In order to test that the implanted microphone was working, a speaker was taped over the ear and once the microphone was in place, test sounds were played into the ear to see if the microphone picked them up. When the speaker was first turned on the surgeons could hear no response from the implant and as they started to investigate the cause, became increasingly worried that they had damaged the tiny implant when inserting it into the incus.
As is often the case however, there was a very simple explantation for the lack of response from the implant – the speaker had been dislodged during the procedure and was not playing the test sounds into the patient Paul Heaney’s ear! Once the speaker had been replaced into the correct position, the surgeons could hear that the implant was functioning correctly and were happy with the early results of the surgery.
Following his rehabilitation from the surgery, trial patient Paul Heaney went back to the hospital to test the new technology out. When the middle ear microphone was switched on and Paul heard with it for the first time he said that: “[I] haven’t heard with this much clarity for the last 20 years. General background noise is completely gone, [there’s] much more volume and much more clarity. It definitely gives me a lot of hope to be more social, it’s a fantastic device”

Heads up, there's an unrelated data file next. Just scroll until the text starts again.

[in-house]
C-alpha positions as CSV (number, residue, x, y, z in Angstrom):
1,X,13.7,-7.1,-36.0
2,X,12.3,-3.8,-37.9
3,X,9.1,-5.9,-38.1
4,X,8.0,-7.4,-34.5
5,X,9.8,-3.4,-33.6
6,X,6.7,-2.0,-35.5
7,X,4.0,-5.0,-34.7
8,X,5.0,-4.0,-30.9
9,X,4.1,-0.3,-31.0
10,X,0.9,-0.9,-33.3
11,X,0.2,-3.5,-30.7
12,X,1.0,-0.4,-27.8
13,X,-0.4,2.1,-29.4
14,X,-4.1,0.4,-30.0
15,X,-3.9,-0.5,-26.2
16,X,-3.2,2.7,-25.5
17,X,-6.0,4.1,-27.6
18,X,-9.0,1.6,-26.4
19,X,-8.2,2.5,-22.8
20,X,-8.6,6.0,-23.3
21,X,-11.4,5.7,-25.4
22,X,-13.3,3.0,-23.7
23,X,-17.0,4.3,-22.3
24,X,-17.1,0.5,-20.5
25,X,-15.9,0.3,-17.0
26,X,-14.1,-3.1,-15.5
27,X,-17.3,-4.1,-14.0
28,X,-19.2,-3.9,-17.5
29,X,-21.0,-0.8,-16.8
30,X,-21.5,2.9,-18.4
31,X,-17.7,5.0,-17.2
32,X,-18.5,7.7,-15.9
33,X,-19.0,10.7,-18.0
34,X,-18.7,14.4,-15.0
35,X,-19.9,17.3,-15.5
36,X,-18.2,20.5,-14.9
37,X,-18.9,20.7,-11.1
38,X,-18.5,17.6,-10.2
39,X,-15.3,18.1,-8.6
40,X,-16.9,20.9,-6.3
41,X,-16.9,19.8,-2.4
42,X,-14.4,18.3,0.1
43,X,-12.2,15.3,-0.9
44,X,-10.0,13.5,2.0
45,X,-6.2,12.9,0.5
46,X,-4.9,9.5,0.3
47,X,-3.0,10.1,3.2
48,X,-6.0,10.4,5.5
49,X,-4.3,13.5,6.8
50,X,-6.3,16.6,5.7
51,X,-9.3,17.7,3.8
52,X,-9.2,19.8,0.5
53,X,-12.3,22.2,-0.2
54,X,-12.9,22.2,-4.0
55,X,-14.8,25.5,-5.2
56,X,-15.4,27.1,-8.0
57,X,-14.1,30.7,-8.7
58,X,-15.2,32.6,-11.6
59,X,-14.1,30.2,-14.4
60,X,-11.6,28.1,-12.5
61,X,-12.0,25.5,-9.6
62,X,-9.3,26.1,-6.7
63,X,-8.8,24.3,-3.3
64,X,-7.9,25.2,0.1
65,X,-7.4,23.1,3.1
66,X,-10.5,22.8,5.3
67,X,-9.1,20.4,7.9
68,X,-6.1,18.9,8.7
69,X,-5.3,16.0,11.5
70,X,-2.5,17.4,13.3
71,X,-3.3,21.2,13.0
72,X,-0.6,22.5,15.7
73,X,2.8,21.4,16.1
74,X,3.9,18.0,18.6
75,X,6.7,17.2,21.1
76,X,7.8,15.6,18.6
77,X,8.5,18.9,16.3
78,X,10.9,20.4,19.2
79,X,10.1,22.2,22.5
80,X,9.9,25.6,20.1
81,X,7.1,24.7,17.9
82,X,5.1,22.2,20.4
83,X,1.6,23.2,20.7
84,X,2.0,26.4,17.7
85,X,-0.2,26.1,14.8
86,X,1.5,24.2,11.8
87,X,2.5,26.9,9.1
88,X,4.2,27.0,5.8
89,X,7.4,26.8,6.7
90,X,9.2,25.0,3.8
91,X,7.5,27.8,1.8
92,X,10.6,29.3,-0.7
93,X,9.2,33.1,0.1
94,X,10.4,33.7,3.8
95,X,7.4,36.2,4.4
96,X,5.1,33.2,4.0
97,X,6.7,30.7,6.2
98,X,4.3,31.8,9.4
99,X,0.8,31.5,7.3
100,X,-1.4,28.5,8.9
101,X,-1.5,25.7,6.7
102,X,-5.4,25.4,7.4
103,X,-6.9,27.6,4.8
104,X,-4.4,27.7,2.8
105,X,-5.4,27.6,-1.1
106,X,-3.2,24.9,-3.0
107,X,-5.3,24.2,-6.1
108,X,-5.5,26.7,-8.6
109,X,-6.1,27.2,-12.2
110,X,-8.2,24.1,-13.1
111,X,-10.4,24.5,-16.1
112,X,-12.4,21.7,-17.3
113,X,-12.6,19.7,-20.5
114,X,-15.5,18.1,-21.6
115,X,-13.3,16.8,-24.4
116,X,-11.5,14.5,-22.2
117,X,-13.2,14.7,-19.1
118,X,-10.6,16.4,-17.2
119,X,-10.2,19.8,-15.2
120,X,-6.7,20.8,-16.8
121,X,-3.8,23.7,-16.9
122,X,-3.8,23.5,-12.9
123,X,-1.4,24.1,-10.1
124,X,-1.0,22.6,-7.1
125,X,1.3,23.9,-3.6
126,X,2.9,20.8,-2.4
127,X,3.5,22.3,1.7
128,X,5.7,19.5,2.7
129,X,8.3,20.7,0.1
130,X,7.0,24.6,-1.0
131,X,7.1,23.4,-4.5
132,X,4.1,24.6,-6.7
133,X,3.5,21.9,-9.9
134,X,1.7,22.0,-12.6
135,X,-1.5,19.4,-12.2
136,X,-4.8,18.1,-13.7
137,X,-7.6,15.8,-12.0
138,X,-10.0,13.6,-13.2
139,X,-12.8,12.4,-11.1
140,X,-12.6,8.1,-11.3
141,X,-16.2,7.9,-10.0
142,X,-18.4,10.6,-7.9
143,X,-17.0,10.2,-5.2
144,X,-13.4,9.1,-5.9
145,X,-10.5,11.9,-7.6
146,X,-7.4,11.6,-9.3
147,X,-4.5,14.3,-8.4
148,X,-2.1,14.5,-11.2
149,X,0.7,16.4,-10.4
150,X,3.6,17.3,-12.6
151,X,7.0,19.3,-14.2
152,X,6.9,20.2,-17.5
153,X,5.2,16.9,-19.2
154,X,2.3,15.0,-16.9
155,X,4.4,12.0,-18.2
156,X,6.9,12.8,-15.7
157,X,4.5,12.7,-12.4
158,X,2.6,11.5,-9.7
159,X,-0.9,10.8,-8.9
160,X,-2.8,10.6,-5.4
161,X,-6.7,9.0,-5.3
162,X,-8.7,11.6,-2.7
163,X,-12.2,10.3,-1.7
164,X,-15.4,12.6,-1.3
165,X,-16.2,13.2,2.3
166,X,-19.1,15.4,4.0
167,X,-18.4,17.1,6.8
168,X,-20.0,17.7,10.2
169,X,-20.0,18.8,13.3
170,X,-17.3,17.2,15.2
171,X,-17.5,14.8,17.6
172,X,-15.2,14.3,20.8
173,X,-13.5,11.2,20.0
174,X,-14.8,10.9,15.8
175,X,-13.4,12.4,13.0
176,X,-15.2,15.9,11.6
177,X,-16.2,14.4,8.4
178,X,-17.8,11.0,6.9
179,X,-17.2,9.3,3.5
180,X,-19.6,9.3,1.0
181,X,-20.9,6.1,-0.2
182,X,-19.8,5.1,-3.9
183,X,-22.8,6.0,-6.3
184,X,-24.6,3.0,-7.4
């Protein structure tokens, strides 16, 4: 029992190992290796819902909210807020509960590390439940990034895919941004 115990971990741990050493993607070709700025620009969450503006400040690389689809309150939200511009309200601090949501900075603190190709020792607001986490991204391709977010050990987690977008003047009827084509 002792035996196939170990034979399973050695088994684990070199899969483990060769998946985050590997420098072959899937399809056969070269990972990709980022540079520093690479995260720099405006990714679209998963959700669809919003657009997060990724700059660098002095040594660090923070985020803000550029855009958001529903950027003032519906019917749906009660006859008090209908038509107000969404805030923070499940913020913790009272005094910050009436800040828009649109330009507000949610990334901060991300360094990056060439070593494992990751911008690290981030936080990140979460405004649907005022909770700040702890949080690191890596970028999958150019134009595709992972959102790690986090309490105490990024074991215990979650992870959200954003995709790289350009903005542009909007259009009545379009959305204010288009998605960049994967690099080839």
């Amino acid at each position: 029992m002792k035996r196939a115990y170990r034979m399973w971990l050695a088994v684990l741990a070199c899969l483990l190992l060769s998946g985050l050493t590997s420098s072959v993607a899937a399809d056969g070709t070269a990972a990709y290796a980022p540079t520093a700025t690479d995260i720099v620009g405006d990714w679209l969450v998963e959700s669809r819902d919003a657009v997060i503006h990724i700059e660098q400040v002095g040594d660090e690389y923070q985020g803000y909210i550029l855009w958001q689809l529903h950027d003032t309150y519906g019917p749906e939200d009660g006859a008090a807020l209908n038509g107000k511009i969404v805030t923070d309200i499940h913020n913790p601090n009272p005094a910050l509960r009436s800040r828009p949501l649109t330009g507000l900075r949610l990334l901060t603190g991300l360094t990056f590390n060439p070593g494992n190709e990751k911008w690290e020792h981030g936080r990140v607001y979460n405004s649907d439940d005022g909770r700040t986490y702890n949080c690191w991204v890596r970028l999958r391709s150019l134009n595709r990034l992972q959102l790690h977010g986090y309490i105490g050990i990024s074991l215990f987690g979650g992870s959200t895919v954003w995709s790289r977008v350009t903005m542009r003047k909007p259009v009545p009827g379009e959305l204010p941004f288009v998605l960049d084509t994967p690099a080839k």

As hearing aid users will know, background noise can be very difficult to ignore and greater clarity is a constant need. The early evidence of this trial is very encouraging and will hopefully become more and more available as the techniques are developed.
BBC 2 documentary ‘Surgeons: At the Edge of Life’ Episode 3: The Pioneers was shown on BBC 2 on 22/01/2018 and is available to view on iplayer.